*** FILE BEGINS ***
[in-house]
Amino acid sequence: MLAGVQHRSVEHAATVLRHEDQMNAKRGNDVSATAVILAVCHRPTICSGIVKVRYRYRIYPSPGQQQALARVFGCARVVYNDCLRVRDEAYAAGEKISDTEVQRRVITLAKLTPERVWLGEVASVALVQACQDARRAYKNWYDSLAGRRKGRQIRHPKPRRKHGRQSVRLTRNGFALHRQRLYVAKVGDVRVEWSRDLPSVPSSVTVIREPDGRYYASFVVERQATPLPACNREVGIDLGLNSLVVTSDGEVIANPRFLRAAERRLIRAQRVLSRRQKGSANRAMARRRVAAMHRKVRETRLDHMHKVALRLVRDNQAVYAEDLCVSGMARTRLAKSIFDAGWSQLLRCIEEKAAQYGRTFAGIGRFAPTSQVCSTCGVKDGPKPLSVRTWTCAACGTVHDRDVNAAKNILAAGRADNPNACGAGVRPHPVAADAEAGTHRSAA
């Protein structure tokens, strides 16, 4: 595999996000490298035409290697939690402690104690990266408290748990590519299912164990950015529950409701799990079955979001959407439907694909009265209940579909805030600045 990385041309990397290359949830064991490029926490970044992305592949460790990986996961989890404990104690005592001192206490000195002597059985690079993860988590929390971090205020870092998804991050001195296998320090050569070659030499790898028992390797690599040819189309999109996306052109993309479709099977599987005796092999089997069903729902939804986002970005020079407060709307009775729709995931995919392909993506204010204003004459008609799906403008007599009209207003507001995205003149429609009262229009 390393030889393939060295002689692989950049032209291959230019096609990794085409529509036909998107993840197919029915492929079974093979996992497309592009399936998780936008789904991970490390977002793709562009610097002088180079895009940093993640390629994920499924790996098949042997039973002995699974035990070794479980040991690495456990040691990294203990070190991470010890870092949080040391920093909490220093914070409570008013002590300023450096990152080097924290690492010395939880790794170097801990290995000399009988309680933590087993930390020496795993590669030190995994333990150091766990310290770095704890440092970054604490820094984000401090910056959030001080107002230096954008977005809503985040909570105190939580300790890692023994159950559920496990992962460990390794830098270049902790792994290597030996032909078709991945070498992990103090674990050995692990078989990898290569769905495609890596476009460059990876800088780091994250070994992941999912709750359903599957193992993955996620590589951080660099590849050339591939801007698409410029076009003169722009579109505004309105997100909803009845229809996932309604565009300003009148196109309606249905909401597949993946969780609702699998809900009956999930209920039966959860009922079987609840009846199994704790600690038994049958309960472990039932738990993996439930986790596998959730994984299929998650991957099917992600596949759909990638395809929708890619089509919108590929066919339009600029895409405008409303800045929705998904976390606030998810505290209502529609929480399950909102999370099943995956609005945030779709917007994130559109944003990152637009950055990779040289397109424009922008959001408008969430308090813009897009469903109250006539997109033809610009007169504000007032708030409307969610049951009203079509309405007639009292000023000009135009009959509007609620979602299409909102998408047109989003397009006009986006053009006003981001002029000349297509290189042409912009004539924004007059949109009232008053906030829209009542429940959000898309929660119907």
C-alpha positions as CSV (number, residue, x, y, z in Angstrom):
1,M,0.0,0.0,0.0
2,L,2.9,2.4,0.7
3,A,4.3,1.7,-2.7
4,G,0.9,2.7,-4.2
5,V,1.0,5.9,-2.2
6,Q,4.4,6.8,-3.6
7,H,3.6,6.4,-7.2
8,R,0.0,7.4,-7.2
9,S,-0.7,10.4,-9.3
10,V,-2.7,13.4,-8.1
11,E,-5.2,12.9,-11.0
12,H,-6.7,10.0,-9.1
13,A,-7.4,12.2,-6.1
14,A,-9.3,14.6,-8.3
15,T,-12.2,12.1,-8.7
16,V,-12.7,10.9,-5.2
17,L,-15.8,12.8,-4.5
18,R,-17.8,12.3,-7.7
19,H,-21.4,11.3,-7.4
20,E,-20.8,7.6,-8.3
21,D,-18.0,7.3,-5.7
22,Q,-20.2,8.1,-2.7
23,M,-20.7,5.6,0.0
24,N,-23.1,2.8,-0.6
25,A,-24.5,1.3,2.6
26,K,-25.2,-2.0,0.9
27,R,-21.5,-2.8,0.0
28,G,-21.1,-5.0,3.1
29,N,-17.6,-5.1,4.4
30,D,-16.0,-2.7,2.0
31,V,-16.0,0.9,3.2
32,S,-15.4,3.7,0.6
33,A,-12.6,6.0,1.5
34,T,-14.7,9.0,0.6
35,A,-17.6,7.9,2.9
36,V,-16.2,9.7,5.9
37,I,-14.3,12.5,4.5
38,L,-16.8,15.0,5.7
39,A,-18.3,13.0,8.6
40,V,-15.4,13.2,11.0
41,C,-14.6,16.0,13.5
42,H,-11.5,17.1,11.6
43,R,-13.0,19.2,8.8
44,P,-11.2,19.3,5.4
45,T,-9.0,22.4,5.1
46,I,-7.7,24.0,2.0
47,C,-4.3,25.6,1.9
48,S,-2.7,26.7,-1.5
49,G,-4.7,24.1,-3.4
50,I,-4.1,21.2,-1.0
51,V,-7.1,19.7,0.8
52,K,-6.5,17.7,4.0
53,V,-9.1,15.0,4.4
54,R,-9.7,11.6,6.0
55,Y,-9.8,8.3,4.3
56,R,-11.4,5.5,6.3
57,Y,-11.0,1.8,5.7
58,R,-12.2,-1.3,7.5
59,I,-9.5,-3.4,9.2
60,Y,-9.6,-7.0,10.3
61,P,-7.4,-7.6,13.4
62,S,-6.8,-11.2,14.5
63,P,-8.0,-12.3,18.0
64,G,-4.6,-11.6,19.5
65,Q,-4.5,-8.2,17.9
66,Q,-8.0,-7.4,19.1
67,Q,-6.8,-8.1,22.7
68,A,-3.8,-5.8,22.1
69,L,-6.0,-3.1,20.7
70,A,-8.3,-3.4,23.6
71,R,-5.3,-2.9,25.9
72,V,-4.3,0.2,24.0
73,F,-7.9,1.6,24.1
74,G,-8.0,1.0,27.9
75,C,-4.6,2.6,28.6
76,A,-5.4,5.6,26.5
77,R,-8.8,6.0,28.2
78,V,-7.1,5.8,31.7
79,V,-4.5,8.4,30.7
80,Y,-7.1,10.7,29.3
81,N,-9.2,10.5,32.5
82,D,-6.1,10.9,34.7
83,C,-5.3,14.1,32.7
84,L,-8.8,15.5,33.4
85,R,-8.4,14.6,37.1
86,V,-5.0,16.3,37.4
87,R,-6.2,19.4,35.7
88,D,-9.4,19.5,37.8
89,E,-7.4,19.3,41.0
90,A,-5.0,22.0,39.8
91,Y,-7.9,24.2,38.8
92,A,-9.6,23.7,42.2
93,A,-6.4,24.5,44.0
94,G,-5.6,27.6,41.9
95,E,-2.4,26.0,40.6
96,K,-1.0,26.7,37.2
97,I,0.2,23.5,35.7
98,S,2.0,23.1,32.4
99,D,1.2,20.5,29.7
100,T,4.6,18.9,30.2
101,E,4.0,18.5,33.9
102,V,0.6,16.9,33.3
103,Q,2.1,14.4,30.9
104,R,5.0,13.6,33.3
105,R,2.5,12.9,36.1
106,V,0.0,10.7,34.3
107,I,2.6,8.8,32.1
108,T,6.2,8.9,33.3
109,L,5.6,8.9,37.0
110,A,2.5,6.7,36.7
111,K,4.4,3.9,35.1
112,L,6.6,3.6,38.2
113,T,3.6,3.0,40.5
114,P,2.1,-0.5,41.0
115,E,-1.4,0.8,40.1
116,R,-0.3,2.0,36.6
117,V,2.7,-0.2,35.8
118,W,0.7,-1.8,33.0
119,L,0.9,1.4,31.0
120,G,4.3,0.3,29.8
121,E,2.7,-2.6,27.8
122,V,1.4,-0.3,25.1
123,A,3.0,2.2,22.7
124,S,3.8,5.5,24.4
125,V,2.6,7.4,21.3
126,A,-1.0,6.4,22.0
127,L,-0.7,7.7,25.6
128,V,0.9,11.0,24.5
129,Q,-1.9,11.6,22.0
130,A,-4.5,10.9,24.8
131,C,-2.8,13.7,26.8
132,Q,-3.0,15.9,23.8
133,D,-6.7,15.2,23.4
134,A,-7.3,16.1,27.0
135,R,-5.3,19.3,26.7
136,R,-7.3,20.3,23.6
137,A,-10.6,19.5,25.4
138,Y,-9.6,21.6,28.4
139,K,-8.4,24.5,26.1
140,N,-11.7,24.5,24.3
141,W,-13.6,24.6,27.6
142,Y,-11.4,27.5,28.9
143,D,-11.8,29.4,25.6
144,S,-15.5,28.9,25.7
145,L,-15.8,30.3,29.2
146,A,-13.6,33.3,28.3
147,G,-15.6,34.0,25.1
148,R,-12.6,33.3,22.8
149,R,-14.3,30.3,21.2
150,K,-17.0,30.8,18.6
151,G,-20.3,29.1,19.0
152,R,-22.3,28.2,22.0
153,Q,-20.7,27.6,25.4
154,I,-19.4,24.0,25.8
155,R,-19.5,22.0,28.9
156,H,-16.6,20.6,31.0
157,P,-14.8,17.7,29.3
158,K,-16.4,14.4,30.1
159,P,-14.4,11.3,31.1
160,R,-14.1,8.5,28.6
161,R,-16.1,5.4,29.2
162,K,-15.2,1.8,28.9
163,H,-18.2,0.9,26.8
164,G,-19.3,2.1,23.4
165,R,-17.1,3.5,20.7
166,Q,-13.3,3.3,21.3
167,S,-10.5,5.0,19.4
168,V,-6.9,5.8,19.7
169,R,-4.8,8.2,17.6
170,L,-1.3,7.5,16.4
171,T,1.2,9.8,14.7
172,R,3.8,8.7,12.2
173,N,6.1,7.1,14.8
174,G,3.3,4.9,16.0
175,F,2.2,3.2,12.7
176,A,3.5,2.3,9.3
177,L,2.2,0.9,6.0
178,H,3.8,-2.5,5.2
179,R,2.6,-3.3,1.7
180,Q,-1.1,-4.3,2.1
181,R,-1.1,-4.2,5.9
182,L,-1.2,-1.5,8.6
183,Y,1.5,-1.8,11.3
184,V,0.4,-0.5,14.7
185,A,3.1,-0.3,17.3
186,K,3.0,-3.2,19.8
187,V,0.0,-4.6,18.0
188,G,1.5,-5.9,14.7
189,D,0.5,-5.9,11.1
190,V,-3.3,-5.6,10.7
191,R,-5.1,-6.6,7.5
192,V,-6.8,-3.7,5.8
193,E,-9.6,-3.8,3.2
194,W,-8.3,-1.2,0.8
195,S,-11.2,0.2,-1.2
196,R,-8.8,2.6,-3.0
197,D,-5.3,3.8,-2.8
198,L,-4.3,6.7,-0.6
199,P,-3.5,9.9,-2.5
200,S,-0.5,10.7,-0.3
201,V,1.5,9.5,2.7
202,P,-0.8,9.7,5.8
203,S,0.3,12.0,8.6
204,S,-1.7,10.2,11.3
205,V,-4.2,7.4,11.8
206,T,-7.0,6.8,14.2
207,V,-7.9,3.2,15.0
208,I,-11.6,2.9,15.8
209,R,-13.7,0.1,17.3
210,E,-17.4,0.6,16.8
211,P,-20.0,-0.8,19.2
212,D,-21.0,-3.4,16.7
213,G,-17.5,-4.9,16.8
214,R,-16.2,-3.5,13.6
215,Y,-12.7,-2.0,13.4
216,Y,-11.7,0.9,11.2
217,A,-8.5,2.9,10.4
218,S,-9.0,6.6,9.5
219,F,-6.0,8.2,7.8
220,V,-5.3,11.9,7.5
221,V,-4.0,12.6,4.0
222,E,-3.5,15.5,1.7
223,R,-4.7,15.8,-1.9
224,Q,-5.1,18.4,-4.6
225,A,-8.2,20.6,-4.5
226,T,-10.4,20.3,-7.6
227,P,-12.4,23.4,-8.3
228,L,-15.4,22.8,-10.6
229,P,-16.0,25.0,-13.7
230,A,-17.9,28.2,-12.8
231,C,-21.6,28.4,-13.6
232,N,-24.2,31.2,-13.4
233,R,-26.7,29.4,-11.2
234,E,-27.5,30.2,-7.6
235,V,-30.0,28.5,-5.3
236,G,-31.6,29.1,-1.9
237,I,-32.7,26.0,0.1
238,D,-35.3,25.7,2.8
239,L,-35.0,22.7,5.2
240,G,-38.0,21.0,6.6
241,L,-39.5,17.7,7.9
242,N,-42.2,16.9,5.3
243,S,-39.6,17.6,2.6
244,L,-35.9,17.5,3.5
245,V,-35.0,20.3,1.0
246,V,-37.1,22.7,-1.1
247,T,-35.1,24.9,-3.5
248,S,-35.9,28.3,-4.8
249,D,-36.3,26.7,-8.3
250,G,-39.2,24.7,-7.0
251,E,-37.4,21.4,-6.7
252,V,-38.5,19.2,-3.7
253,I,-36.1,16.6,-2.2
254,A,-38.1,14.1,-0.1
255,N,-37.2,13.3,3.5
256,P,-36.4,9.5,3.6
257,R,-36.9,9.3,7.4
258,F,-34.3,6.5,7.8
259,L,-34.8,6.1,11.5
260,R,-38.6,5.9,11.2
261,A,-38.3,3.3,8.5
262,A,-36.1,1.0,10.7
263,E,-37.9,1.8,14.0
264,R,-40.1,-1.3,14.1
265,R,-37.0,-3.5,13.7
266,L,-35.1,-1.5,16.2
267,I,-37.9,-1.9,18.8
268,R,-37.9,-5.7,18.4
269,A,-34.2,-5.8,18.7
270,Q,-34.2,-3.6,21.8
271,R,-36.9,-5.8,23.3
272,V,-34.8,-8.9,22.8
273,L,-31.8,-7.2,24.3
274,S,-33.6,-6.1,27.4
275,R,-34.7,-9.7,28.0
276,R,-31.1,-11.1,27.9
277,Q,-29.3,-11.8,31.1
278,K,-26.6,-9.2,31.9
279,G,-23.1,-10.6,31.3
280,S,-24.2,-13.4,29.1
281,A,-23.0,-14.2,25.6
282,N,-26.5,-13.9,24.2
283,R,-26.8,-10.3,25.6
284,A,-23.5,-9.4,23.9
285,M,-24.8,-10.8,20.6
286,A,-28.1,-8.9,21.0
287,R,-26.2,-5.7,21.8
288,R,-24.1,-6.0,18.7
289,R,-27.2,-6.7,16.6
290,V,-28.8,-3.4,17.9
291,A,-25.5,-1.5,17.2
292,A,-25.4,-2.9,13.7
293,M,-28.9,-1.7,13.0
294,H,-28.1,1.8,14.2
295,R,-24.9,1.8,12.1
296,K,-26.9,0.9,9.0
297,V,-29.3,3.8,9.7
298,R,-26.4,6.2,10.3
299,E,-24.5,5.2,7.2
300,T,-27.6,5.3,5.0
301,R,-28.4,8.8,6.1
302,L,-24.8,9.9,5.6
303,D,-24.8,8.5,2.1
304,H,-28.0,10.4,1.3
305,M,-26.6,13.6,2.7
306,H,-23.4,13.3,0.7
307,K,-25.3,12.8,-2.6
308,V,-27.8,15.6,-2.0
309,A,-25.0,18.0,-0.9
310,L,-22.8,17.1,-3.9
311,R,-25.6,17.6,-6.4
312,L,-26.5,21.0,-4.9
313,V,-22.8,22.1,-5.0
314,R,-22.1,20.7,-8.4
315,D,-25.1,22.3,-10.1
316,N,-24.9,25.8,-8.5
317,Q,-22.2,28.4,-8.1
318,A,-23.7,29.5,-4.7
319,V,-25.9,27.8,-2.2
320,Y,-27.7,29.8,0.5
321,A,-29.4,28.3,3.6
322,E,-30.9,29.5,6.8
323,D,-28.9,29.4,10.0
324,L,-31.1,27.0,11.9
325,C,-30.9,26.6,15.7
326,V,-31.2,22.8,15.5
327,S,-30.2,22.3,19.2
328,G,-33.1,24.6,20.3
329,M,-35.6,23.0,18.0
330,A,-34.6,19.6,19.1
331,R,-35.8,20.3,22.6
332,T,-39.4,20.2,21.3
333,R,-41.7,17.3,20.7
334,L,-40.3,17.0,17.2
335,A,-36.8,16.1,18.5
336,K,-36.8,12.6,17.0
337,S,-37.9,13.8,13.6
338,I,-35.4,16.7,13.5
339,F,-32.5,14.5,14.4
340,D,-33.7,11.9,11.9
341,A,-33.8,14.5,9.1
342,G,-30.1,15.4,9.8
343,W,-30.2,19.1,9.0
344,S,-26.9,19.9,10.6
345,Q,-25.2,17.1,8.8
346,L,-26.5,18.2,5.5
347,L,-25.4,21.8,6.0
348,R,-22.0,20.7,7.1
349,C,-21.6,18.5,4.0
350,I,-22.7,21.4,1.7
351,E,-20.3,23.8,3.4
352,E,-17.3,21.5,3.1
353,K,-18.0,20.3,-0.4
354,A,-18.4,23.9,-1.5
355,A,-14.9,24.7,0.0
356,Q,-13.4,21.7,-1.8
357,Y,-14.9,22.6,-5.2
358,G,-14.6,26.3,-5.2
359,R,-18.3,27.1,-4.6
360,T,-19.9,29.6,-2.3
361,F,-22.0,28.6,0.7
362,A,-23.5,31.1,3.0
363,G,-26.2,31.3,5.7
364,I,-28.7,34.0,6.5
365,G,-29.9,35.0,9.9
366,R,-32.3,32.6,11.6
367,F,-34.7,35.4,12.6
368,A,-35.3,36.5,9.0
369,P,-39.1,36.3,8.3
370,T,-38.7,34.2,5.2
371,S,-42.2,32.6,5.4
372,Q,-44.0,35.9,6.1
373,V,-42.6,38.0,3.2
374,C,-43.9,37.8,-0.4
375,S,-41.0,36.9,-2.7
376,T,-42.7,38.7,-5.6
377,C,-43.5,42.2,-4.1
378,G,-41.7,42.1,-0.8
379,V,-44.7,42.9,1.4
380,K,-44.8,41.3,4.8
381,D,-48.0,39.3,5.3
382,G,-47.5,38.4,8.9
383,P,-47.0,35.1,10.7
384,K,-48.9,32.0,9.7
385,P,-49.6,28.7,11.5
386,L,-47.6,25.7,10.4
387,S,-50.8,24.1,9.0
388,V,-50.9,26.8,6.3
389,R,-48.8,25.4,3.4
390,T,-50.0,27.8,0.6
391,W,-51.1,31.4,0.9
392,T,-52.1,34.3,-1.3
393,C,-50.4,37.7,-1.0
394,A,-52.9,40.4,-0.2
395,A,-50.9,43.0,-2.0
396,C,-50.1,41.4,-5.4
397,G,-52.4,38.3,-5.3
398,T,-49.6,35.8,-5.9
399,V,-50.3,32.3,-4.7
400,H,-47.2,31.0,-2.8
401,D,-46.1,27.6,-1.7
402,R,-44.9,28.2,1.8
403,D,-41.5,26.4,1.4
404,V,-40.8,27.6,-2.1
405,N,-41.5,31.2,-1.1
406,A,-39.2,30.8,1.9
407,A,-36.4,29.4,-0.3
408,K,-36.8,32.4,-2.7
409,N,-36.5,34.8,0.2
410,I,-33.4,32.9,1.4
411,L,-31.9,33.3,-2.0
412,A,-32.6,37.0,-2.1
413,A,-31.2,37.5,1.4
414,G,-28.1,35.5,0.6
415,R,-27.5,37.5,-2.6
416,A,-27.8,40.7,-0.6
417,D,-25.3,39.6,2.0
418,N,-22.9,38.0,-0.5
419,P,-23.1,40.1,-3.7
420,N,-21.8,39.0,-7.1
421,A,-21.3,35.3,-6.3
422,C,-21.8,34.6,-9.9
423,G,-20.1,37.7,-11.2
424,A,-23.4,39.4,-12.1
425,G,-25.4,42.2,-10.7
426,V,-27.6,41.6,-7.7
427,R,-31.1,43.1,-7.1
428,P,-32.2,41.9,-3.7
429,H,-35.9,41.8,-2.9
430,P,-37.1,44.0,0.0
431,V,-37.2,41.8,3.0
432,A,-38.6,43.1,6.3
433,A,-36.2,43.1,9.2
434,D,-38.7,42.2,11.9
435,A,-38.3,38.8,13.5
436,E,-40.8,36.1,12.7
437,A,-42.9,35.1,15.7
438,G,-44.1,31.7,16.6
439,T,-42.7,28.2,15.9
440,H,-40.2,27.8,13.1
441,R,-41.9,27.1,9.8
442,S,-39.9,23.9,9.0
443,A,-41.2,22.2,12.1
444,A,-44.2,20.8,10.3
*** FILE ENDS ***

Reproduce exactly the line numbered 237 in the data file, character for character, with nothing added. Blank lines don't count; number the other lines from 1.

233,R,-26.7,29.4,-11.2